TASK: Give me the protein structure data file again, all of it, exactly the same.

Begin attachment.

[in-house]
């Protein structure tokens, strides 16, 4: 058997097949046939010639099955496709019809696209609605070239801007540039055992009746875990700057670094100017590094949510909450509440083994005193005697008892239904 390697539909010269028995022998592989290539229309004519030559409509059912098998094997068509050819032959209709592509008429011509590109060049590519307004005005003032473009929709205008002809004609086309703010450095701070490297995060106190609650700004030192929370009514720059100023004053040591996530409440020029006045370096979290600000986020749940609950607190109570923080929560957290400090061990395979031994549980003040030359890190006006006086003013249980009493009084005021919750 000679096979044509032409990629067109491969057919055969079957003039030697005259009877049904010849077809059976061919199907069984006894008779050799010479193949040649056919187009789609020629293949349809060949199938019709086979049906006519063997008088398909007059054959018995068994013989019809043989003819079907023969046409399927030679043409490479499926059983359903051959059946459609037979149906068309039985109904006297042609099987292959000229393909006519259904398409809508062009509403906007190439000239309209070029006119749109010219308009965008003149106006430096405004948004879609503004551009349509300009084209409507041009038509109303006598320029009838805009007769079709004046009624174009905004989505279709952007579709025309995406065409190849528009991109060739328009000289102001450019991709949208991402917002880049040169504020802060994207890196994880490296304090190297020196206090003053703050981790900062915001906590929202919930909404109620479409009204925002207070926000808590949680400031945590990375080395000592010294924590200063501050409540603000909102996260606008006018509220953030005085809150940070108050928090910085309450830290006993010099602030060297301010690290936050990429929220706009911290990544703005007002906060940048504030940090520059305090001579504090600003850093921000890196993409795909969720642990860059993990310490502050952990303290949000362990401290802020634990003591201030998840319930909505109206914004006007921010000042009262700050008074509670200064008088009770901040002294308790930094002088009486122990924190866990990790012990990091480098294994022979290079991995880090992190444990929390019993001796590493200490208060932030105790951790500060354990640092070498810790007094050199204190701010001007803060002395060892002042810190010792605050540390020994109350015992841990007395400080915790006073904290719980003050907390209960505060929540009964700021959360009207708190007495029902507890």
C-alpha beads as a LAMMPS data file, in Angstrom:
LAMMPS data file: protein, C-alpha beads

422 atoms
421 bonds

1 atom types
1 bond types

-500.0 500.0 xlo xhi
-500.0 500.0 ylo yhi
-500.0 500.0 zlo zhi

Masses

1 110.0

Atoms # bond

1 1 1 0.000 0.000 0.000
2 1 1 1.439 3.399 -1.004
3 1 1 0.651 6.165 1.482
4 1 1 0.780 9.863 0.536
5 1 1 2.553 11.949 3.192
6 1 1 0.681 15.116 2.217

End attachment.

[in-house]
């Protein structure tokens, strides 16, 4: 058997097949046939010639099955496709019809696209609605070239801007540039055992009746875990700057670094100017590094949510909450509440083994005193005697008892239904 390697539909010269028995022998592989290539229309004519030559409509059912098998094997068509050819032959209709592509008429011509590109060049590519307004005005003032473009929709205008002809004609086309703010450095701070490297995060106190609650700004030192929370009514720059100023004053040591996530409440020029006045370096979290600000986020749940609950607190109570923080929560957290400090061990395979031994549980003040030359890190006006006086003013249980009493009084005021919750 000679096979044509032409990629067109491969057919055969079957003039030697005259009877049904010849077809059976061919199907069984006894008779050799010479193949040649056919187009789609020629293949349809060949199938019709086979049906006519063997008088398909007059054959018995068994013989019809043989003819079907023969046409399927030679043409490479499926059983359903051959059946459609037979149906068309039985109904006297042609099987292959000229393909006519259904398409809508062009509403906007190439000239309209070029006119749109010219308009965008003149106006430096405004948004879609503004551009349509300009084209409507041009038509109303006598320029009838805009007769079709004046009624174009905004989505279709952007579709025309995406065409190849528009991109060739328009000289102001450019991709949208991402917002880049040169504020802060994207890196994880490296304090190297020196206090003053703050981790900062915001906590929202919930909404109620479409009204925002207070926000808590949680400031945590990375080395000592010294924590200063501050409540603000909102996260606008006018509220953030005085809150940070108050928090910085309450830290006993010099602030060297301010690290936050990429929220706009911290990544703005007002906060940048504030940090520059305090001579504090600003850093921000890196993409795909969720642990860059993990310490502050952990303290949000362990401290802020634990003591201030998840319930909505109206914004006007921010000042009262700050008074509670200064008088009770901040002294308790930094002088009486122990924190866990990790012990990091480098294994022979290079991995880090992190444990929390019993001796590493200490208060932030105790951790500060354990640092070498810790007094050199204190701010001007803060002395060892002042810190010792605050540390020994109350015992841990007395400080915790006073904290719980003050907390209960505060929540009964700021959360009207708190007495029902507890």
C-alpha beads as a LAMMPS data file, in Angstrom:
LAMMPS data file: protein, C-alpha beads

422 atoms
421 bonds

1 atom types
1 bond types

-500.0 500.0 xlo xhi
-500.0 500.0 ylo yhi
-500.0 500.0 zlo zhi

Masses

1 110.0

Atoms # bond

1 1 1 0.000 0.000 0.000
2 1 1 1.439 3.399 -1.004
3 1 1 0.651 6.165 1.482
4 1 1 0.780 9.863 0.536
5 1 1 2.553 11.949 3.192
6 1 1 0.681 15.116 2.217